(originally written June 24, 2010)
How do we know that we know what we know?
If you’re a Senegalese shopkeeper eager to prove the freshness of your bread, you grab a loaf in your unwashed hand and give it a squeeze. “See?” the non-crumbling, slow-rising crust proclaims. “Not stale!”
“Yep,” I nod, exchanging the coin in my hand for the bread in the shopkeeper’s. “So I’ll taste…”
It’s assessment, folks. It all boils down to assessment. In this case, the proof was in the pudding (or, more precisely, the yeast). But behavioral assessment, as we saw with the bread’s impressive acrobatics, is less commonly used than paper-and-pencil quizzes. Normally, we just ask people what they know. In fact, I had asked the shopkeeper what he knew — I inquired whether the bread was from yesterday. A simple, “No, it’s good,” would have satisfied me. I would’ve taken his word for it. Getting up close and personal with my future sandwich was a test I didn’t need the shopkeeper to take. Ah, but therein we celebrate cultural difference. Not everybody’s so squeamish, nor prays to the gods of plastic wrap. And you know what? Between us? I ate the bread anyway. Gobbled it. Tasted just fine. (Maybe better! I could find out by sampling a non-squeezed and freshly-squeezed roll in a side-by-side taste test, but let’s keep our eyes on the prize, shall we?)
So usually, when it comes to assessment, we ask people what they know. Then we label it and measure it. Ah, but how do we measure it? We need some metric, right? We could compare ourselves against others. We usually do… which isn’t necessarily healthy. Nor is it necessarily fair, because we’re all little snowflakes in very special snowglobes. Who knows if someone’s snowglobe was recently rocked, or whether someone else’s snowglobe was made out of double-insulated glass? Is it fair to compare Hawaiian snowglobes and Arctic snowglobes? Does everybody get where this belabored metaphor is going?
It’s best to compare ourselves against ourselves. We’re our real competition. We’re our best yard stick. How have we grown? What do we know now that we didn’t know before? That speaks to meaningful change and, hopefully, to cast it in terms of science, significant change — because this PhD shebang isn’t just a neato thing to do on a free afternoon or 1,825… I’m gunning for big kid, philosophical status. That’s DR. Felt to you earthlings, thank you very much. This is science. I better hope it’s science, otherwise this intervention is just an exercise in well-intentioned-kumbaya-guitar-strumming — super-sweet but ain’t got no legs. With no idea what worked, why, or how, it’s impossible to extract the essential elements and work its magic elsewhere. In which case it’s “Good luck, ‘social problems,’ someone else will have to solve you! But if you want to send your kid to a really fun 6-week communication camp, come on down!”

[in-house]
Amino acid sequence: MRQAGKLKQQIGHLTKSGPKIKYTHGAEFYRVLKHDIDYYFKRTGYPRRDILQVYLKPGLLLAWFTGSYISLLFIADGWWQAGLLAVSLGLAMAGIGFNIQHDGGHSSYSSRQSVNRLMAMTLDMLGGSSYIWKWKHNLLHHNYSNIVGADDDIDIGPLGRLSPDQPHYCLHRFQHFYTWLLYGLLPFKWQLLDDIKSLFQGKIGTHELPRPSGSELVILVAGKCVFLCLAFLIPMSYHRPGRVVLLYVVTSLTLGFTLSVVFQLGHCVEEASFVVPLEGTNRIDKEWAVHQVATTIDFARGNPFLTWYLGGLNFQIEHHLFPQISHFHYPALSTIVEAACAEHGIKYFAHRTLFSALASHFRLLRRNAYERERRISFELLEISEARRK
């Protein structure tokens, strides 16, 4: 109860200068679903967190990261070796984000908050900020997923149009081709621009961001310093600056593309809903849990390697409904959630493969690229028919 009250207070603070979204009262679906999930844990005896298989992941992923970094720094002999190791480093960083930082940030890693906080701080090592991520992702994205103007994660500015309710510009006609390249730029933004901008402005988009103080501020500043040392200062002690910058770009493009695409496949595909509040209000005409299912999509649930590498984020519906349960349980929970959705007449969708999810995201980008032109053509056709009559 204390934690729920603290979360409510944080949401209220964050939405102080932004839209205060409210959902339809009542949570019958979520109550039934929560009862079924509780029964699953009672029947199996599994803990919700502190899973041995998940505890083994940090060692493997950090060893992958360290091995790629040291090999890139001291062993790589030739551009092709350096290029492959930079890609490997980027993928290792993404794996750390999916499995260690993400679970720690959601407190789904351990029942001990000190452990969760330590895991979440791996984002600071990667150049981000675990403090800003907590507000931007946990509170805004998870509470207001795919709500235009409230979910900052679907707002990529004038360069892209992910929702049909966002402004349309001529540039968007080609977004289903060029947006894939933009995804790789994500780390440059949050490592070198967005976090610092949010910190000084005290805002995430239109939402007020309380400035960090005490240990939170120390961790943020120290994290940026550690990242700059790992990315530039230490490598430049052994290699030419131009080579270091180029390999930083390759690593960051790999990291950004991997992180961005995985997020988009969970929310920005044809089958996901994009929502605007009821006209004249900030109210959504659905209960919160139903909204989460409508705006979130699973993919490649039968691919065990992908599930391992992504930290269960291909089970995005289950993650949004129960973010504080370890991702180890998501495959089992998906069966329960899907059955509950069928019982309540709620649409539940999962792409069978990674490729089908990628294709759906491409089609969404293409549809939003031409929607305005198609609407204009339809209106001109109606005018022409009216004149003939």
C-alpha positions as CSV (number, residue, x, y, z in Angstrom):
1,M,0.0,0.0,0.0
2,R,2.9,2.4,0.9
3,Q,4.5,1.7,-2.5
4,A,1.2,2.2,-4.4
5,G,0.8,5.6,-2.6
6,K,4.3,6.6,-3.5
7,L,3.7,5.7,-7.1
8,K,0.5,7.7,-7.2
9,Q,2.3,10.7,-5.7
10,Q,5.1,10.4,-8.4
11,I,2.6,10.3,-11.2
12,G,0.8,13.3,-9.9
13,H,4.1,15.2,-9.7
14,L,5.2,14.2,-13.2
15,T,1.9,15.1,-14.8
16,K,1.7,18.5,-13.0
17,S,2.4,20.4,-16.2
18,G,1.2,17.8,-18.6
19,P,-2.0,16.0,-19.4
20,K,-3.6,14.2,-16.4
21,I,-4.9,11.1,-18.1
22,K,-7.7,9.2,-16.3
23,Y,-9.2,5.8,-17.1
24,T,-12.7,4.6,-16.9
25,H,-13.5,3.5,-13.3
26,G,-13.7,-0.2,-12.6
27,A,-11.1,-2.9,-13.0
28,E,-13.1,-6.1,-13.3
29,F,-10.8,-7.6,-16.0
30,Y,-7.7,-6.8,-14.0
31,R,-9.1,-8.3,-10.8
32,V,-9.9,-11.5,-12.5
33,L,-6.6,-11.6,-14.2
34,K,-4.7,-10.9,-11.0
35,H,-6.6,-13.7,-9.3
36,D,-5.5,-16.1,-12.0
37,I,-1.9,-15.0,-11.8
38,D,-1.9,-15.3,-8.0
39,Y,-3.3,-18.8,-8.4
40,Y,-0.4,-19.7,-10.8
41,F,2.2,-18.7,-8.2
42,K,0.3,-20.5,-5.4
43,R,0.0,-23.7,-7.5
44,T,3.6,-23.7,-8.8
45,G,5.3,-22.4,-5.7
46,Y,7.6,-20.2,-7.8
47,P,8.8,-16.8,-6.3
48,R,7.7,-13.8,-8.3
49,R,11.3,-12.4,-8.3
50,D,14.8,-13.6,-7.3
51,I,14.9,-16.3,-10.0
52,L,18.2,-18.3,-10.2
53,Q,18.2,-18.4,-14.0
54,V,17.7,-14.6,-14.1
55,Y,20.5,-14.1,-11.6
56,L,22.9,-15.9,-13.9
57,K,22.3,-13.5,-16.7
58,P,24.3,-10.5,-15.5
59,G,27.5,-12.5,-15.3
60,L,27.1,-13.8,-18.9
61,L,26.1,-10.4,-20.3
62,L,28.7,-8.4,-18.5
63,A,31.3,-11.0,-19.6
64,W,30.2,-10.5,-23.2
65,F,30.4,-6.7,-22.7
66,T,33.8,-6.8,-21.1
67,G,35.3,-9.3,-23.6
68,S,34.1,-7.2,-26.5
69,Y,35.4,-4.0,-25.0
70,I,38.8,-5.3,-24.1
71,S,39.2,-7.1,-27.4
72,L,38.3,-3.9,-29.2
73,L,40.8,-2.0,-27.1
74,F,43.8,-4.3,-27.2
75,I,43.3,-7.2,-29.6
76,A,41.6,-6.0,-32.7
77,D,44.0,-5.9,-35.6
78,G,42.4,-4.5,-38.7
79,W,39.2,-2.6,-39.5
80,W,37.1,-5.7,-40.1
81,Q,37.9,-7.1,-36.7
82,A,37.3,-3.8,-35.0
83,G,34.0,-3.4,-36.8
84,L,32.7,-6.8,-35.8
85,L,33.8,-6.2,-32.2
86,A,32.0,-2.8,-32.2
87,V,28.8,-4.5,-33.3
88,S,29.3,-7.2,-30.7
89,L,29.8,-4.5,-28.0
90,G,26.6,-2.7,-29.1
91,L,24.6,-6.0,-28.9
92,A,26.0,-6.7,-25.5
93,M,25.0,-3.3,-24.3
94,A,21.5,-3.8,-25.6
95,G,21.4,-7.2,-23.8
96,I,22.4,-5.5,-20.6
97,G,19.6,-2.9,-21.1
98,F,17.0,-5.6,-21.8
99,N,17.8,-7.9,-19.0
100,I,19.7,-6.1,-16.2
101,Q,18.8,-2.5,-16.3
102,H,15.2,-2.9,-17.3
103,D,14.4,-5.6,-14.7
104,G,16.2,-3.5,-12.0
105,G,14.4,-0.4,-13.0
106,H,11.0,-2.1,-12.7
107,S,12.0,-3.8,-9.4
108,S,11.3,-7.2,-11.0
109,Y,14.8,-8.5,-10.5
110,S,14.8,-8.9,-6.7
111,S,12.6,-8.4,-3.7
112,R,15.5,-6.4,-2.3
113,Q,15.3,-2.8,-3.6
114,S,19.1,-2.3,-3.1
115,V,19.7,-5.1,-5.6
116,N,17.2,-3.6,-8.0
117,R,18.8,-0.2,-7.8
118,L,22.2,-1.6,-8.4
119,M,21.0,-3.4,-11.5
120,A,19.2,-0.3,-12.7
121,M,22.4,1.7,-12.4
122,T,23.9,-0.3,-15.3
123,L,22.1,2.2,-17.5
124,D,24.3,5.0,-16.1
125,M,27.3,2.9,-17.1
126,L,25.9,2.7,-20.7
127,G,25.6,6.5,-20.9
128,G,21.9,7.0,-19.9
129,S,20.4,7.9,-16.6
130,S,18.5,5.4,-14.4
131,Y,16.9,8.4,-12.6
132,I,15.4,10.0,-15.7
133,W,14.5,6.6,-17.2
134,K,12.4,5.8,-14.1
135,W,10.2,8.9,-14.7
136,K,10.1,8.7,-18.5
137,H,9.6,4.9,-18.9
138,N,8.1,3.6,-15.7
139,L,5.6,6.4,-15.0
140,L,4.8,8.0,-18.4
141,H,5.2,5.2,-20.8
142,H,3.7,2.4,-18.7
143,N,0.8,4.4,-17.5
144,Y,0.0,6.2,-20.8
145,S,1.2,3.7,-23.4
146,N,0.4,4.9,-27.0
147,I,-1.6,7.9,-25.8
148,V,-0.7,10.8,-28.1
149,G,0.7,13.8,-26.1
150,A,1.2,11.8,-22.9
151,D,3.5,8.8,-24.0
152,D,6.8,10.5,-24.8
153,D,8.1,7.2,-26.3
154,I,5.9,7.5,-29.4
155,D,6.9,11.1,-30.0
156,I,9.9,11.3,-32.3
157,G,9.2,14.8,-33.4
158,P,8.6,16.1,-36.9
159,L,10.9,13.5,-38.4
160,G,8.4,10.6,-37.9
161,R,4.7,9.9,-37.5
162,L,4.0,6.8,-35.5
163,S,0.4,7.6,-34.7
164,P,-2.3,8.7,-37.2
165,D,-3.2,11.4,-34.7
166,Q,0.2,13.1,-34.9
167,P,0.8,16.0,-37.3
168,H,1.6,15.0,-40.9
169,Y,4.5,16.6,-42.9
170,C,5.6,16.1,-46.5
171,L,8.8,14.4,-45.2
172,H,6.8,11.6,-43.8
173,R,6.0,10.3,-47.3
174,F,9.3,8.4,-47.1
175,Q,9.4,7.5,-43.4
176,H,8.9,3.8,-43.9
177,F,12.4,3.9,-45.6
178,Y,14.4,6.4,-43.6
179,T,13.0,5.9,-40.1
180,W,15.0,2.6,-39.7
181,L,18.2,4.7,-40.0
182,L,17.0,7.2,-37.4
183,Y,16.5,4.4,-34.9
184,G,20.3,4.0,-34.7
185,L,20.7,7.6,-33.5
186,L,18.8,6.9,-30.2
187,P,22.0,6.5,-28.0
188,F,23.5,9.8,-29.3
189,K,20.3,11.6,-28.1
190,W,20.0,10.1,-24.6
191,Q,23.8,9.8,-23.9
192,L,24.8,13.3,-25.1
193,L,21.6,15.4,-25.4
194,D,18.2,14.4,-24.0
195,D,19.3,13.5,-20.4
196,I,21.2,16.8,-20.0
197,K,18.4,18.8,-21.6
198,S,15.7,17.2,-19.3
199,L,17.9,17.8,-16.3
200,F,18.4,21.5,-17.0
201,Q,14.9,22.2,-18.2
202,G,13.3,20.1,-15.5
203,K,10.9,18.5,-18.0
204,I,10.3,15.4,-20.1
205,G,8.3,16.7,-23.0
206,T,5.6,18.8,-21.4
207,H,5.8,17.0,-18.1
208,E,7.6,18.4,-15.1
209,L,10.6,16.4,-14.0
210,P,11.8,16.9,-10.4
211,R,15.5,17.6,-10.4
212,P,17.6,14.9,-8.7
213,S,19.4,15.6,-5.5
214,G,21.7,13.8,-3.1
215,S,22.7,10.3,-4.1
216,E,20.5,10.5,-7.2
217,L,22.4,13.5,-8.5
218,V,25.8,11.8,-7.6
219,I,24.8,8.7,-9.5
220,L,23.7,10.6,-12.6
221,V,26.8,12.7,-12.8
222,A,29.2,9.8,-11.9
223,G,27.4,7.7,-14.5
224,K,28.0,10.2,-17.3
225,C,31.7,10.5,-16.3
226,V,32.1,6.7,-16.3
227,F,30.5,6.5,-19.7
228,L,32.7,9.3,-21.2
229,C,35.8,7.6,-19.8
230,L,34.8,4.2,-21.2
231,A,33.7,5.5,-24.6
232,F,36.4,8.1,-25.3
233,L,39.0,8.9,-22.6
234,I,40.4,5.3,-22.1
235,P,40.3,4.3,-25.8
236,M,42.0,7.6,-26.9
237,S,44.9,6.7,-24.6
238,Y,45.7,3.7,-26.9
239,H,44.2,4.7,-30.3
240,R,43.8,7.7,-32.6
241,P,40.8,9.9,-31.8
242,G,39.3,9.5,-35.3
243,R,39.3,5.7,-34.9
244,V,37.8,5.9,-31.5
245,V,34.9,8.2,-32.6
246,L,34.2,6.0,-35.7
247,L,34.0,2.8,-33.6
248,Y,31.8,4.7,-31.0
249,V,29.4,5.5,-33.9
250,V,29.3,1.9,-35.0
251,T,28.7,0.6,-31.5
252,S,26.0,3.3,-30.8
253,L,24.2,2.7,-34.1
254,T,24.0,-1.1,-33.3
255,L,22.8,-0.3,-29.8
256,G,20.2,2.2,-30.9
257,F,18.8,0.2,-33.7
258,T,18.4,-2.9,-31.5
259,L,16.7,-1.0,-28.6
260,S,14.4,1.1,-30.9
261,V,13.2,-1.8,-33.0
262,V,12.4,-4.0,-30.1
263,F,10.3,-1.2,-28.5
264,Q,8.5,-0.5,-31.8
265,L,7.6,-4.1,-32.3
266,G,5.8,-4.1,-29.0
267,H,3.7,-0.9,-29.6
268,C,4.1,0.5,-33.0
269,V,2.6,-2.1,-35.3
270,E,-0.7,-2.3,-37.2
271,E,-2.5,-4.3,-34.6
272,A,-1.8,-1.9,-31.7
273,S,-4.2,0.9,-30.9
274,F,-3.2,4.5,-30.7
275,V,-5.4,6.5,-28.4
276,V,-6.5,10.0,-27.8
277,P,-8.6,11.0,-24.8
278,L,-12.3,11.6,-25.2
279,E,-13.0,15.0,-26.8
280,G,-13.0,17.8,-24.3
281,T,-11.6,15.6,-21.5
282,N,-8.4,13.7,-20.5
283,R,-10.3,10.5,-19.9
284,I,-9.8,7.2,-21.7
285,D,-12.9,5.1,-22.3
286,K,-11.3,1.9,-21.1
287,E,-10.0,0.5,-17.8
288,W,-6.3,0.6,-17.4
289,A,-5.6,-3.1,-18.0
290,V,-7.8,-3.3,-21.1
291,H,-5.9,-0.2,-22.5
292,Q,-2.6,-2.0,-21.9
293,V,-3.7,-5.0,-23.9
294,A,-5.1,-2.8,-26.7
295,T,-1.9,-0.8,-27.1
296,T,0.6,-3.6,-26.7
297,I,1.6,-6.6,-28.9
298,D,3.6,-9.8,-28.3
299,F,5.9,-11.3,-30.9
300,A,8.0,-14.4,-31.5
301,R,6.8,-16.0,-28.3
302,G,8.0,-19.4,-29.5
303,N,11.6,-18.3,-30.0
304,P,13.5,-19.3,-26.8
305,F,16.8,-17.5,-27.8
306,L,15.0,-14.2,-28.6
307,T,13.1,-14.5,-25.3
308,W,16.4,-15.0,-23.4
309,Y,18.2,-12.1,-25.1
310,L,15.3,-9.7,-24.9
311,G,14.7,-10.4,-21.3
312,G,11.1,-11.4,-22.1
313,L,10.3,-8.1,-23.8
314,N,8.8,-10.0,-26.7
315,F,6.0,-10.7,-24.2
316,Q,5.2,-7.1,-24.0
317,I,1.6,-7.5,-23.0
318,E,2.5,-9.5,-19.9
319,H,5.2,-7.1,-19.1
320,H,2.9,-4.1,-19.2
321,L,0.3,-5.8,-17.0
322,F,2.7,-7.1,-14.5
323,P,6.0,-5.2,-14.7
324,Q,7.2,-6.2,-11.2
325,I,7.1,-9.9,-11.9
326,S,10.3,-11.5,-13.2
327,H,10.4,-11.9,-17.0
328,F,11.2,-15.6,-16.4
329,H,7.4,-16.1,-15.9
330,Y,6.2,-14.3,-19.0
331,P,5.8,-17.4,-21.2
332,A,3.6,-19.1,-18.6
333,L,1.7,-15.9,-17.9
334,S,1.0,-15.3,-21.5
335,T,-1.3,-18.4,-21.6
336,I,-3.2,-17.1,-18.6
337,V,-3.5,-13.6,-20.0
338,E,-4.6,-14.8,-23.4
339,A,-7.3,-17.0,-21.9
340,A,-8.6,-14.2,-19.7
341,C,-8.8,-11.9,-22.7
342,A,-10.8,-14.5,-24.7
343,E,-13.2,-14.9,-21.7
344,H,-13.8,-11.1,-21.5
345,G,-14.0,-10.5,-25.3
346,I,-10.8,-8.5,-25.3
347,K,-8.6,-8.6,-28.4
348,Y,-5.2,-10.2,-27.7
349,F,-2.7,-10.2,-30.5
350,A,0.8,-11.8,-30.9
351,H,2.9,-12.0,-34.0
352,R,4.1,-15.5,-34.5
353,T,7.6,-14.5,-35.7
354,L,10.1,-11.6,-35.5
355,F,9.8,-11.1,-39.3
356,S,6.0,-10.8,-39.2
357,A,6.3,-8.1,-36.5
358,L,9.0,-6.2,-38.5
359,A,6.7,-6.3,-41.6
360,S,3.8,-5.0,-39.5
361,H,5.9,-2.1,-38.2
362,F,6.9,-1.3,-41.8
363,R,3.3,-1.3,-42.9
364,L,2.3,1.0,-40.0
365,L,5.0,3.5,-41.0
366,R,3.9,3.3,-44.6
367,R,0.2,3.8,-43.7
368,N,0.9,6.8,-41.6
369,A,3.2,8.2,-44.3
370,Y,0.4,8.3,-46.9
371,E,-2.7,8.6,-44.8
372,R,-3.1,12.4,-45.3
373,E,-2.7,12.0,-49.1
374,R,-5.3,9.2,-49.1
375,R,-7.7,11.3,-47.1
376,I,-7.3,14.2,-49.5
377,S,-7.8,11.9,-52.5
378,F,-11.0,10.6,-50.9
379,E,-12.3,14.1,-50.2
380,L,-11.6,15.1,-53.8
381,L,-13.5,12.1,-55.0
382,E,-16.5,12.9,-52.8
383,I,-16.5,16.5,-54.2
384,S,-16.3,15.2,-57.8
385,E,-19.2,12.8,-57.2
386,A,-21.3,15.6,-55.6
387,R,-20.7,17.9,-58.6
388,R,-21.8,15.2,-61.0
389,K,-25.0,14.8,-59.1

Unh-uh. Not on my watch.
So, assessment, mes amis. Assessment. This should occur pre- and post-intervention, right, so we can quantify how our participants have changed. Good. But changed according to what? Yes. Knowledge, attitude, and practice, I was thinking. Great. In terms of what? Mhmm. So we drew up a list of objectives — things that, by the end of our journey together, we want our students to know, believe, and do. These are the things we’ll need to measure, so we’ll be able to tell whether we’ve achieved our objectives.
Famous! Splendid! So I wrote some questions pertaining to those objectives. But that’s not the end of the story.
Why? Because it wouldn’t make a very good blog post… Because some of those things don’t belong on a pre-test. I don’t think. Why? Well, the knowledge items are lesson-oriented. For example, by the end of the message development lesson, we want them to know the elements of an effective message. Super. Should that go on the general pre-test? Well, it could, but we have 12 lessons, you know, so that’d make for a really long pre-test. Also, some items need to be on the pretest, Day One, before we’ve sunk deep our benevolent claws and changed the state of our participant pool. So unless we just test the living daylights out of the kids on Day One, we’ve gotta save those specific, lesson-oriented questions for their own day.
Or maybe… we avoid asking the questions entirely. Ah ha. This is what I want to do in terms of measuring practice. We observe. (Observe how? Do we just watch, do we videotape?) We judge performance, let participants show us what they know and can do. (What is performance? Classroom behavior (not that they’re in school, per se), completed activities?) Hmm. And how do we assess this? How much do we pre-determine (etic, like checking off a checklist) and how much do we allow to emerge (emic, like just taking notes and seeing what’s there)? Exactly.